The Dodgers leaving Brooklyn?
It was as inconceivable as the Notre Dame Fighting Irish leaving South Bend, Ind., the Packers leaving Green Bay or the Statue of Liberty being moved to Lake Michigan.
Yes, Brooklynites understood Ebbets Field was decaying and knew owner Walter O'Malley was frustrated by his inability to get New York city commissioner Robert Moses to approve O'Malley’s plan for a new stadium. They had heard the rumors about Los Angeles.
And yet when conjecture became reality, it hit everyone hard, from fans on the street and in the seats to team personnel on the field and in the front office.
The resulting emotion is expressed in the memories that follow of those tumultuous times for a borough and its team:
Buzzie Bavasi, former Dodgers general manager: “Walter’s attitude was, ‘If it’s 30 miles from Brooklyn, it might as well be 3,000 miles.’ Flushing Meadows was not Brooklyn.”
Billy DeLury, who has served in the Dodgers organization for over half a century: “It just wasn’t fair. If I want to build a house and this is where I want to build it and someone says, ‘You don’t build a house unless I tell you where to build it,’ I don’t think that’s right. And that’s what happened with the ballpark.
“Would you have to change the name to the Flushing Dodgers? I really, truly think Moses thought we would never leave.”
Bavasi: “None of us blame Walter because we realized Ebbets Field needed a lot of work. My sister’s father-in-law was the fire commissioner for Brooklyn. He could have condemned Ebbets Field, but because of his relationship with me, he told me to just do a few maintenance things and it would be all right. But even with that, it cost us plenty of money because we had to do a lot of work. To get it into condition where it would have been approved by the city would have cost us millions and we didn’t have the millions at that time.”
Financial details, however, were not the main concern of Brooklyn fans.
Boxing promoter Bob Arum, who grew up in that borough: “When I think of Brooklyn, the only thing that really mattered was baseball. Ebbets Field was less than a mile from where I lived. It was 25 cents for the bleachers. They used to play a lot of doubleheaders, so our mothers packed lunches because we would be there for eight hours.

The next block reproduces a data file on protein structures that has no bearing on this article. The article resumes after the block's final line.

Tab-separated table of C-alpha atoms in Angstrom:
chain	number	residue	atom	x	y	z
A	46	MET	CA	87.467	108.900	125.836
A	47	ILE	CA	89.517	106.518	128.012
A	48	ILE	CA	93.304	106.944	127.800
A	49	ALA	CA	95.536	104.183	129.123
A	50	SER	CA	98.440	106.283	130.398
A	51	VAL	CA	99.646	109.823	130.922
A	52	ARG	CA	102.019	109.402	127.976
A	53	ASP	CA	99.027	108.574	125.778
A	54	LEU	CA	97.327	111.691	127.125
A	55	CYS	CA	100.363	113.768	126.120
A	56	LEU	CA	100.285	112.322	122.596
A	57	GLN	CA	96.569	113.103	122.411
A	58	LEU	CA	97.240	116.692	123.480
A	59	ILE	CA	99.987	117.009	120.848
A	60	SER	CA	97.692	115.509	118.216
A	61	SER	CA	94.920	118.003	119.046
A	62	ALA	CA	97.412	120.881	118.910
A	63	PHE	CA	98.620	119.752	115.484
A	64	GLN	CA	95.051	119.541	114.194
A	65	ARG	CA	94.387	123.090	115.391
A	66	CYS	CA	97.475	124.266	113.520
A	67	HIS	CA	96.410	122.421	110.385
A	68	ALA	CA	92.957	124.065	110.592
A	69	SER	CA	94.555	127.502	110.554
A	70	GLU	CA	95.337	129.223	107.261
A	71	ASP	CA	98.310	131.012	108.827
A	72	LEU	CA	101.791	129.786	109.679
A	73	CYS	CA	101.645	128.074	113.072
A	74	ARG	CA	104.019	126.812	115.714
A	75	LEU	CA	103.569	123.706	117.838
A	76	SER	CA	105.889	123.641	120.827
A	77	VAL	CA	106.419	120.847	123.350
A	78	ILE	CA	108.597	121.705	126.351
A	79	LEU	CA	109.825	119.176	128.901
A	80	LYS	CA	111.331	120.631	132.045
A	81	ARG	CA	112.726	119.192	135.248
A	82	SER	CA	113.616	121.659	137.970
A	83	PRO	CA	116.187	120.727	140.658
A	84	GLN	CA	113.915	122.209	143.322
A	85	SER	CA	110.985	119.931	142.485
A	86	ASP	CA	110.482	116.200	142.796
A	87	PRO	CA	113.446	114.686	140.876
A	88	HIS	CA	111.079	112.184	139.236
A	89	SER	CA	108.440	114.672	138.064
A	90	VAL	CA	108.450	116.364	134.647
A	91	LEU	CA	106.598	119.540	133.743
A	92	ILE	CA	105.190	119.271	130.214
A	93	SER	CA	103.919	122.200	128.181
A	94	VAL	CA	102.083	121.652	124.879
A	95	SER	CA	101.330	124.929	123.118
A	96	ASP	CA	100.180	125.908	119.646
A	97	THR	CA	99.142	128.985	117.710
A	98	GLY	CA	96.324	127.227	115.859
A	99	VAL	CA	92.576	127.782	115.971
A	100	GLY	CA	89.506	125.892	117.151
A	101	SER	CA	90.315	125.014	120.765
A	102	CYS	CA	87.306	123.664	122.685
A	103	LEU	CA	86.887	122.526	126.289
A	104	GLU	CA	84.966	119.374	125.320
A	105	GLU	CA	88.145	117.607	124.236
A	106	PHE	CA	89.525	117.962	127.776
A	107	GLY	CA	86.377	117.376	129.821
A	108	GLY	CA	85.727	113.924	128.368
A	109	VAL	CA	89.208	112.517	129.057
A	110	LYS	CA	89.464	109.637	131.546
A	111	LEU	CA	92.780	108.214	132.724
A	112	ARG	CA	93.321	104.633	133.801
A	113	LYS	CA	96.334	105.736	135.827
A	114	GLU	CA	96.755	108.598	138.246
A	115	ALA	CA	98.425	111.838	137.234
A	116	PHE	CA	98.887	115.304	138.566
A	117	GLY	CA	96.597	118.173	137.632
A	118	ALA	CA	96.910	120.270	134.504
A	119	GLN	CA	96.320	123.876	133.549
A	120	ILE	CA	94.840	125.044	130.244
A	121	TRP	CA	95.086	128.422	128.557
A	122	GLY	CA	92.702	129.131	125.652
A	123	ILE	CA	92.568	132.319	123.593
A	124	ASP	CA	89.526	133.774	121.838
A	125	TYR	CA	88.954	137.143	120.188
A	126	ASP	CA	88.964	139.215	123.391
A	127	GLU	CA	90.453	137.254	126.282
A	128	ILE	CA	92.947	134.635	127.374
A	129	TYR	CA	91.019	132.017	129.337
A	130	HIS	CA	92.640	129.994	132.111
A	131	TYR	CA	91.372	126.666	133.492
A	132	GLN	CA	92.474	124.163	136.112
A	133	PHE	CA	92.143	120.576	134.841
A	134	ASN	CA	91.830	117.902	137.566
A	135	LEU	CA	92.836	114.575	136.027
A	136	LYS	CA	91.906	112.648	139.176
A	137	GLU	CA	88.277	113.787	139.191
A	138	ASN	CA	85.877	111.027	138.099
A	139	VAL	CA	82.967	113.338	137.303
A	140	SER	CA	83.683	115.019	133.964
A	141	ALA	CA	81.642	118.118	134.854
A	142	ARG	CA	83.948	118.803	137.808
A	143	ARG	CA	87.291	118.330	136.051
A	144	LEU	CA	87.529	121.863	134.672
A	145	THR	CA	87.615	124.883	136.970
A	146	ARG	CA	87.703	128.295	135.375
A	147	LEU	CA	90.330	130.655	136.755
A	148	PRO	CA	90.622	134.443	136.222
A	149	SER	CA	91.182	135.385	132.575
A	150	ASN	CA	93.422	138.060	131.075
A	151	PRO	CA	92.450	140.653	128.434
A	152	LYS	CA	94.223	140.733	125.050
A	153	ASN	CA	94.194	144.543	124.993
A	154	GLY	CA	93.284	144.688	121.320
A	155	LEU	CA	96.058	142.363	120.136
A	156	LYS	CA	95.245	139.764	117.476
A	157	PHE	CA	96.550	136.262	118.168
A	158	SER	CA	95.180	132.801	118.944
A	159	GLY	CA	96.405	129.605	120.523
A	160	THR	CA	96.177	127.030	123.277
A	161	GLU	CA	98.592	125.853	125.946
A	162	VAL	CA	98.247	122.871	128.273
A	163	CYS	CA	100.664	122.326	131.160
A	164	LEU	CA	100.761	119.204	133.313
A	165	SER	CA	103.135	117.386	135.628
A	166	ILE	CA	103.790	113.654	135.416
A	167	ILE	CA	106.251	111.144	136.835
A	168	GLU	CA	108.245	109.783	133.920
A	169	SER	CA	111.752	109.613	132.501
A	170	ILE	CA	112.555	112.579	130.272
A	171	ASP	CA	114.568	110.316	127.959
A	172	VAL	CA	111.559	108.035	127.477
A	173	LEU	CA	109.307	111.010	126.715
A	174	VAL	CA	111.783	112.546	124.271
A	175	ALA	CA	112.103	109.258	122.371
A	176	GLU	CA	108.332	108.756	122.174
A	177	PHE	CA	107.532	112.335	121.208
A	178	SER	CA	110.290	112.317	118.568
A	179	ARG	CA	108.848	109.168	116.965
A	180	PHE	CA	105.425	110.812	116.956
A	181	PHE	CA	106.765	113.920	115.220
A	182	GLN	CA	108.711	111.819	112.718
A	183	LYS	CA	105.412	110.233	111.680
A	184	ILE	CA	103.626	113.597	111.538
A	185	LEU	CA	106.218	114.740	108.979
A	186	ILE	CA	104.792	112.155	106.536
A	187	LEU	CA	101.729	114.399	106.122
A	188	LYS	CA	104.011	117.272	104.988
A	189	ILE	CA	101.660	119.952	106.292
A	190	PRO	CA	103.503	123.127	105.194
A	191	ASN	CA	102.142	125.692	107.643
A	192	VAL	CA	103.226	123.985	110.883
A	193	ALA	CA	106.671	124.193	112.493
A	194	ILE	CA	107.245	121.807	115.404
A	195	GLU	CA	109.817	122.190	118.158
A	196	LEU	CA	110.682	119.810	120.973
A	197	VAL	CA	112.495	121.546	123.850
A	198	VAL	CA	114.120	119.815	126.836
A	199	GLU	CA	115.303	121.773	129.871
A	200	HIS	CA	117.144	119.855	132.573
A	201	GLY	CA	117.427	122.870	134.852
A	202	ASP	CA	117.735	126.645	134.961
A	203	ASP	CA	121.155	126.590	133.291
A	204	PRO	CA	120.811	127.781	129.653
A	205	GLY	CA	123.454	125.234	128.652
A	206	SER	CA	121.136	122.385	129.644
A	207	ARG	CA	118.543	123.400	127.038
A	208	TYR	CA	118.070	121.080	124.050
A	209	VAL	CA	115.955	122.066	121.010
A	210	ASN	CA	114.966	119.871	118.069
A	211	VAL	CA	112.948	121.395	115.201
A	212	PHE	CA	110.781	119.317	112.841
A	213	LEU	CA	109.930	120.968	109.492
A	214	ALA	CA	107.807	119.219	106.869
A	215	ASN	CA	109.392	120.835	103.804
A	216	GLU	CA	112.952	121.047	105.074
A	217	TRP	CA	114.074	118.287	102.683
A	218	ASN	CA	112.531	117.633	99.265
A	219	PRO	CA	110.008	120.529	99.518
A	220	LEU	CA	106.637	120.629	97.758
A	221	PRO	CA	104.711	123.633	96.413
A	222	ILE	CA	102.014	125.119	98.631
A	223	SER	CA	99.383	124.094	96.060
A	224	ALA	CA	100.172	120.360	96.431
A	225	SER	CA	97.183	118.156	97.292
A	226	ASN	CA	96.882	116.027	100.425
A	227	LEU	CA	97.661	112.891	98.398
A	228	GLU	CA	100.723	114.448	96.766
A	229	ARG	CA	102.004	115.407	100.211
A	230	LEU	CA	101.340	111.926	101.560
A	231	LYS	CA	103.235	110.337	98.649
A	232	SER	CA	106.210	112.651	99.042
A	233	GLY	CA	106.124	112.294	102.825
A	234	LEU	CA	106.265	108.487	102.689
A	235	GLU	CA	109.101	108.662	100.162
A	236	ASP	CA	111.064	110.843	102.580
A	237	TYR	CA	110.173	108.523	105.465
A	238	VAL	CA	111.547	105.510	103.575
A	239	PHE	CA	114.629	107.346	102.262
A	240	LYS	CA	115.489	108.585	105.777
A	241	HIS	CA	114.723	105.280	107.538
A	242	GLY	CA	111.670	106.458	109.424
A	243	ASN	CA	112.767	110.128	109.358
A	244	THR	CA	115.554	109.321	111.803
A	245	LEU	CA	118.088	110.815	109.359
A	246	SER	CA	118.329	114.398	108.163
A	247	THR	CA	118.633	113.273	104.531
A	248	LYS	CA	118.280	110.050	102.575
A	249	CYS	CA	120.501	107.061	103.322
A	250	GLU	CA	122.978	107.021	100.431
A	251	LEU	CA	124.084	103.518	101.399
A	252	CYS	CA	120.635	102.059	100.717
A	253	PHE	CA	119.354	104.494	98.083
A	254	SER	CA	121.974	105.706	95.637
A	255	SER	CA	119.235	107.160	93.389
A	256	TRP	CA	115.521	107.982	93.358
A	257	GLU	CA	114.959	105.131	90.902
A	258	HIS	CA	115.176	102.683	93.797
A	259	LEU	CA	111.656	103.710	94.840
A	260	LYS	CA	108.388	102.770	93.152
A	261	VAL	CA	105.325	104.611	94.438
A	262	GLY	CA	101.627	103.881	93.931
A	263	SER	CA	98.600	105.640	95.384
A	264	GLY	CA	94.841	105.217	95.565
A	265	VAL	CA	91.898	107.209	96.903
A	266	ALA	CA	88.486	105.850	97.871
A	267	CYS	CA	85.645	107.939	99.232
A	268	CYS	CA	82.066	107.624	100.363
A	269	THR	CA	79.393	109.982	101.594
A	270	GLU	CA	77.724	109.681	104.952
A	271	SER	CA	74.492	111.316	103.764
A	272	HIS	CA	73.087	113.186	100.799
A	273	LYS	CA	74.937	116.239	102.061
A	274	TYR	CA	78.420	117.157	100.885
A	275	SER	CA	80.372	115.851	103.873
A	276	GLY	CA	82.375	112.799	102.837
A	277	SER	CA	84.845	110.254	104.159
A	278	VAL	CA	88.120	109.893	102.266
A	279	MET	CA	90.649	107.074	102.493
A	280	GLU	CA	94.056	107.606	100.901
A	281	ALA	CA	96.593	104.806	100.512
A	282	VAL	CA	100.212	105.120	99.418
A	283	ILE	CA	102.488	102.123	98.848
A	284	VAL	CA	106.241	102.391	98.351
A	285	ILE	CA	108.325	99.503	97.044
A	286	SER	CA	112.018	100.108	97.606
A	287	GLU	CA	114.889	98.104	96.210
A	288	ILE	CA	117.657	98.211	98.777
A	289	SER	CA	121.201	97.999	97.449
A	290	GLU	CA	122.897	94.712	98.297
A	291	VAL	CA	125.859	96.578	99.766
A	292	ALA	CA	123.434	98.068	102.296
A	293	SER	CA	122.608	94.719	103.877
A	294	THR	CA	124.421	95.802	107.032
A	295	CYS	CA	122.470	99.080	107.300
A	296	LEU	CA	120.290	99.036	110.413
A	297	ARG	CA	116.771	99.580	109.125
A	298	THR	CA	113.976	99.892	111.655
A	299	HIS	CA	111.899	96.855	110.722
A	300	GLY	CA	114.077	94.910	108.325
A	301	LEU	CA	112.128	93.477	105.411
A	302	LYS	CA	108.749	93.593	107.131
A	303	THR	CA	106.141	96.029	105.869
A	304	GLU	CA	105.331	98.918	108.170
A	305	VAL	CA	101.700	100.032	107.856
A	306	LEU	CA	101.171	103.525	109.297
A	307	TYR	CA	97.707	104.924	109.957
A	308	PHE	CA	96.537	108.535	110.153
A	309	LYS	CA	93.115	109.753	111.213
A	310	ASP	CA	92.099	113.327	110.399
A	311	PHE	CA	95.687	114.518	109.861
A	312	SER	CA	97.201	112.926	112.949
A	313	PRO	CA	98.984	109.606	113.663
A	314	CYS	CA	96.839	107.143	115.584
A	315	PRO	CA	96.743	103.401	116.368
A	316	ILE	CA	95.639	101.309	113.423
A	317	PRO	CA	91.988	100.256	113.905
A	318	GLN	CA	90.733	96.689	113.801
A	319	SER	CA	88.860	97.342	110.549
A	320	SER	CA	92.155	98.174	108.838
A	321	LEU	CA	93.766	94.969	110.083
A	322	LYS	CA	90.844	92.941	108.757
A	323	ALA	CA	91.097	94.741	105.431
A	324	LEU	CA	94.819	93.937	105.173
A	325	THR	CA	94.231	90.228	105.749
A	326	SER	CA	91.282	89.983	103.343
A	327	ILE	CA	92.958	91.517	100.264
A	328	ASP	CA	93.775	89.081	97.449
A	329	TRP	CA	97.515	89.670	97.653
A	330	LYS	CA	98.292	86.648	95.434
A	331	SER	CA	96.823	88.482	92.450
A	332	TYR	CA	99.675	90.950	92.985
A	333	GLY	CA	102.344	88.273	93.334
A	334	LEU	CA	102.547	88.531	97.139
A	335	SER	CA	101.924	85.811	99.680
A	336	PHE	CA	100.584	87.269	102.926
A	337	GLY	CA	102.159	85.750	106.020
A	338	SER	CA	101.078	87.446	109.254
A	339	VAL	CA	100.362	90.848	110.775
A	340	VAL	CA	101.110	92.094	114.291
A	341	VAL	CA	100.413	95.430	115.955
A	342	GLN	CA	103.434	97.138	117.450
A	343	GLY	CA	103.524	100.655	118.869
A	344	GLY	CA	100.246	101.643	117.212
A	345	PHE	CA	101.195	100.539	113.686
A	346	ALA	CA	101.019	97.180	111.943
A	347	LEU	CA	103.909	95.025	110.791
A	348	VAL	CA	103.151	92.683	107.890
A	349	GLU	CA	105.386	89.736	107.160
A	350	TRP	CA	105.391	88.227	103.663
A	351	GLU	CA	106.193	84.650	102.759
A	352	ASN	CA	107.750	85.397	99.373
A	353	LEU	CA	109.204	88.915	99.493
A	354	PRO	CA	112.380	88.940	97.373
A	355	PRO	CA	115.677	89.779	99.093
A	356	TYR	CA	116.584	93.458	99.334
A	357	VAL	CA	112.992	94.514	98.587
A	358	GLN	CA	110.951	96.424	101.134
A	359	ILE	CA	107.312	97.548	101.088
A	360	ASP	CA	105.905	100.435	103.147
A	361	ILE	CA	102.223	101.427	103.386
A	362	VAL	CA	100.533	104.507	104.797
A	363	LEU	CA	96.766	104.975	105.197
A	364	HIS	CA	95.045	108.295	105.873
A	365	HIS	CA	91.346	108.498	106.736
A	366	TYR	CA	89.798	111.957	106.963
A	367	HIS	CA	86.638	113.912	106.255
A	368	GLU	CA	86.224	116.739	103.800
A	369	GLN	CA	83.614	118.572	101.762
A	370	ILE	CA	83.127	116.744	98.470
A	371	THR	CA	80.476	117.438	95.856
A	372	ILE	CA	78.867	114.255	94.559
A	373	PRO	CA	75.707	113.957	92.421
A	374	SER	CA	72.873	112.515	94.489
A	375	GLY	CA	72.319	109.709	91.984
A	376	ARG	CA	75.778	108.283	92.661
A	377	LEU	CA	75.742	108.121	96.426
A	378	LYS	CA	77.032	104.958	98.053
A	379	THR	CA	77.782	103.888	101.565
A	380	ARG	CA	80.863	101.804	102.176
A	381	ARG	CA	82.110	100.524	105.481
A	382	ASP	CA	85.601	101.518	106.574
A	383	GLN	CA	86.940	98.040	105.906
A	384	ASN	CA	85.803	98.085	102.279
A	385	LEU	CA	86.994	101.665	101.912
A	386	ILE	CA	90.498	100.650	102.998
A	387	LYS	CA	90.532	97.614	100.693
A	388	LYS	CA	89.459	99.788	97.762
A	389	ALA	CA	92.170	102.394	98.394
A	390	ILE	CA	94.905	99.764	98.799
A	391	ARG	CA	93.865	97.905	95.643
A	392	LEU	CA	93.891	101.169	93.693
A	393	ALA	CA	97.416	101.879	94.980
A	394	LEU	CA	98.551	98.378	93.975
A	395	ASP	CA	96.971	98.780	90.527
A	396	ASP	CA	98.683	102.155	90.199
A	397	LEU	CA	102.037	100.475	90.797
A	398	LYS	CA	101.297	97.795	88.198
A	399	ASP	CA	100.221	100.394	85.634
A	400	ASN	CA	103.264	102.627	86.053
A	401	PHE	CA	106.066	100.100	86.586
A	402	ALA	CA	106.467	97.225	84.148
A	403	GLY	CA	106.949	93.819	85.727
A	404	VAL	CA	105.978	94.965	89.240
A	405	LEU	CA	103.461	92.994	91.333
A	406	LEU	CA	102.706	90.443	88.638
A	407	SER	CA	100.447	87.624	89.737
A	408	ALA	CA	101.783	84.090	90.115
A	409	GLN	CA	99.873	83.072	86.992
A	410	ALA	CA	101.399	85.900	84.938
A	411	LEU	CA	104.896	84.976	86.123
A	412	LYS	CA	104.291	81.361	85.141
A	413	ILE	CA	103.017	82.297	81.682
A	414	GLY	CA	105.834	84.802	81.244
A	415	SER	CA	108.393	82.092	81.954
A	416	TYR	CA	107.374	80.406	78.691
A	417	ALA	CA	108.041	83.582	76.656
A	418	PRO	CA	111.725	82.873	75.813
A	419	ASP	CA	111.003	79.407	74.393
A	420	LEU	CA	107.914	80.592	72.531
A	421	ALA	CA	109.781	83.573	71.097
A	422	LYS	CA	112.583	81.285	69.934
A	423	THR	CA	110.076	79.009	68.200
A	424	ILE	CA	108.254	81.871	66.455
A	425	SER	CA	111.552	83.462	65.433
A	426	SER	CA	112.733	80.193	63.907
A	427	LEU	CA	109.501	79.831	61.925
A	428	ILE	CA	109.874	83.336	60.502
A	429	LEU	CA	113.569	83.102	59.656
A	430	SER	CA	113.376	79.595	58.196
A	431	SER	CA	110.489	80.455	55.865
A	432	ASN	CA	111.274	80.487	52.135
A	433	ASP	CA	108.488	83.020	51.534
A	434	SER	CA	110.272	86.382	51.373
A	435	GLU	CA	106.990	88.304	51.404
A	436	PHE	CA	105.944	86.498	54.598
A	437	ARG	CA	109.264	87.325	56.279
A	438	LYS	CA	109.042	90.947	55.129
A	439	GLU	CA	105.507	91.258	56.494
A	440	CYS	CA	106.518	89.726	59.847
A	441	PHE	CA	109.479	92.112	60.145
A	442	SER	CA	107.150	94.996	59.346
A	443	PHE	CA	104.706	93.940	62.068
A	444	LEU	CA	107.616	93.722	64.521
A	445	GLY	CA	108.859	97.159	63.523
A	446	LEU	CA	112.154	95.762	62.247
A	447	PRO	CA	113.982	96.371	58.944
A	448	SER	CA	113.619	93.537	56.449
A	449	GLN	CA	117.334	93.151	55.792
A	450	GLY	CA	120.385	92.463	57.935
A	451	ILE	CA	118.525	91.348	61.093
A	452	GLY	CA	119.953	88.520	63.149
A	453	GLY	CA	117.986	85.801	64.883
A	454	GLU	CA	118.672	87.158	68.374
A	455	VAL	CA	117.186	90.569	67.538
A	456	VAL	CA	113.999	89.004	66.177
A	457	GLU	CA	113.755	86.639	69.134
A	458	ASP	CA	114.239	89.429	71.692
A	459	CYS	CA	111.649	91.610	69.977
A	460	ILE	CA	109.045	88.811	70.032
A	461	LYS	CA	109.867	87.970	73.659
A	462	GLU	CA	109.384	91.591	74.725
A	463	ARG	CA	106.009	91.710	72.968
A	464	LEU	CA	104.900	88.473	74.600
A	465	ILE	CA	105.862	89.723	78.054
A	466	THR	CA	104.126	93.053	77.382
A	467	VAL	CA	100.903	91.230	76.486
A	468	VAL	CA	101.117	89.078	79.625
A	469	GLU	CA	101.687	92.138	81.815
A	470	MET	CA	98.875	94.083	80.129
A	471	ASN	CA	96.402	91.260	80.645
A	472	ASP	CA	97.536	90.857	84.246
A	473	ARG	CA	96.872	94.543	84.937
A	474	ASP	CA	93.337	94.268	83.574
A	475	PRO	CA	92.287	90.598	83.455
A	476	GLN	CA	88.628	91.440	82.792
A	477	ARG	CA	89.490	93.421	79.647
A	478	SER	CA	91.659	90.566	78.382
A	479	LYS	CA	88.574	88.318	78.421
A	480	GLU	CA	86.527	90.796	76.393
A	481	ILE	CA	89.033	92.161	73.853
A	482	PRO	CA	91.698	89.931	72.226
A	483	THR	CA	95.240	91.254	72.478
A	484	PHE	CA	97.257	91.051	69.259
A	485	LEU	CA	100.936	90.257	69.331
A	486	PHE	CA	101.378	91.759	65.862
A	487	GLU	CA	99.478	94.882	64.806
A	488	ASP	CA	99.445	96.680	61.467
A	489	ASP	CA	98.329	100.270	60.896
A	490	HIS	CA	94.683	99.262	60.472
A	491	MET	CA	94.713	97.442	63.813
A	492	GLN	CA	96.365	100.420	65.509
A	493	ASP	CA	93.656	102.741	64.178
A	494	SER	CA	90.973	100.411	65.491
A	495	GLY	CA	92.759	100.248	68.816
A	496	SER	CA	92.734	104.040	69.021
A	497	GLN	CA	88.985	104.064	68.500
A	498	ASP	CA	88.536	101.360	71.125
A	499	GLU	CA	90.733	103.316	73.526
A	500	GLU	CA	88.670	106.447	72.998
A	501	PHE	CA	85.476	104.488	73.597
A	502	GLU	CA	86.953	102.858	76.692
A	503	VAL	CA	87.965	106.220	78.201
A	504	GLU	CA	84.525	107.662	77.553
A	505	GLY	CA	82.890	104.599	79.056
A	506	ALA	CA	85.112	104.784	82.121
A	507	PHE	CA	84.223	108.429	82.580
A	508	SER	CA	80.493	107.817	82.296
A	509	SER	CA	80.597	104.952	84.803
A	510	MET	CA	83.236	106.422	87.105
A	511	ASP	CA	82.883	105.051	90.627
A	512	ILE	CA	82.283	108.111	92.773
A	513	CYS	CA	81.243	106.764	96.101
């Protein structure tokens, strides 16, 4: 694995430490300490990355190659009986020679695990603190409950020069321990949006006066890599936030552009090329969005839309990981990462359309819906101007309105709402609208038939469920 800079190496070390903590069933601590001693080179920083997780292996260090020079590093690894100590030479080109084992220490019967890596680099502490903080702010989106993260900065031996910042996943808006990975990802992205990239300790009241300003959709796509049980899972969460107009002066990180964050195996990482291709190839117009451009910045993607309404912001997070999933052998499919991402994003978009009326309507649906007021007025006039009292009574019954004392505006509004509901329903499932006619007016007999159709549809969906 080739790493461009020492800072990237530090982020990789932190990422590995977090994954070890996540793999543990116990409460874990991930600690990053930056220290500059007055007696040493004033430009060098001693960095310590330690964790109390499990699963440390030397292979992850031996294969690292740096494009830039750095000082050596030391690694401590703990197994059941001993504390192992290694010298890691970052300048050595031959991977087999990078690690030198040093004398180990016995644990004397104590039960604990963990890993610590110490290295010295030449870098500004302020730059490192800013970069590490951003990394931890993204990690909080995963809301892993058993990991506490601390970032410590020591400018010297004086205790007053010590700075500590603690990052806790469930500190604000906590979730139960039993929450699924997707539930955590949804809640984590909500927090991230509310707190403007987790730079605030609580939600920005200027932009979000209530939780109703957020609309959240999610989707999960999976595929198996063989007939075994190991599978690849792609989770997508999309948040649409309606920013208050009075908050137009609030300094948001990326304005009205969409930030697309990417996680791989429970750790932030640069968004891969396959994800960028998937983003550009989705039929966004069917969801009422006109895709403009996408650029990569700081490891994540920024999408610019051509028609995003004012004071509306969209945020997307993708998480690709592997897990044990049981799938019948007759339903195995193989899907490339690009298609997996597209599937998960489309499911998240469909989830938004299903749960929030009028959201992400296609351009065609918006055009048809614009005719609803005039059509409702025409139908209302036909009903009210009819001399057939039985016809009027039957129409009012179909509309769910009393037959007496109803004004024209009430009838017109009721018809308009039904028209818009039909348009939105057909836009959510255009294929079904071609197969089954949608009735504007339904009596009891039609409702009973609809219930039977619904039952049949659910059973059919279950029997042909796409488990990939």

“The players lived in the area you lived. [Manager] Charlie Dressen lived a few blocks away. You’d see the players in restaurants. There was a pitcher, Freddie Fitzsimmons, who had a bowling alley. It was really more than just a team.”
TV host Larry King, another Brooklyn native: “I still remember the aroma of Ebbets Field. I was at Jackie Robinson’s first game. Sat in the bleachers. It was a scene I’ll never forget. The bleachers were the best because they were so close.
“The Dodgers were the symbol of Brooklyn. They gave us an identity, set us apart from Manhattan and Queens. When you lived in Brooklyn, everything else was Tokyo.”
Joan Hodges, the 81-year-old widow of Gil, the Dodgers first baseman: “My parents came from Italy and didn’t know a baseball from an onion. But by the time Gil was managing the Mets, my mother would ask him: ‘How come you take so long to take the pitcher out?’ ”
Current Dodgers announcer Charley Steiner, another native New Yorker: “Brooklyn was a conclave of immigrants of every nationality and religion: German, Polish, Russian, Irish, Italian, Catholic, Jewish. Our grandparents had a funny accent because they were from the old country, but the one thing they all had in common was the Dodgers. That was Brooklyn.”
But as the 1950s wore on, that was changing.
Arum: “Many families were moving to the Long Island suburbs like my folks did because they could afford it and it offered a better quality of life. It had nothing to do with racism. It was less cramped and you could own your own home out there.
“Unlike Californians, those people were not acclimated to vehicles. They had no desire to drive back into the city, so O'Malley needed a stadium that was close to public transportation.”
When he couldn’t convince Moses to sign off on his dream stadium, O'Malley pushed ahead in negotiations with L.A. officials.
Bavasi: “The office staff took a vote. It was 8-1 against the move. Of course, the one vote was O'Malley’s.
“We were all New Yorkers. I lived in Scarsdale, 25 miles north of the city, all my life. Among the other front-office guys, Fresco Thompson lived in the Bronx. Al Campanis graduated from NYU and lived close to the university, and Harold Parrott lived in Far Rockaway. Nobody wanted to move. Most of our players didn’t want to go either. We had children in school. It was depressing.
“But I had one of 16 jobs [as major league general manager] in the world. I couldn’t say no. Where was I going to get another job like that? We couldn’t deny the fact that we had to go, but I think, if somebody had come by and offered us similar jobs, we would have taken them. We wouldn’t have gone.
“The boys who were New Yorkers -- Carl Furillo, Don Newcombe, Roy Campanella -- were worried about being accepted in California the way they had been in Brooklyn. Furillo never understood what it was like to be a Californian. There was nothing like a New Yorker to Furillo. It affected his game.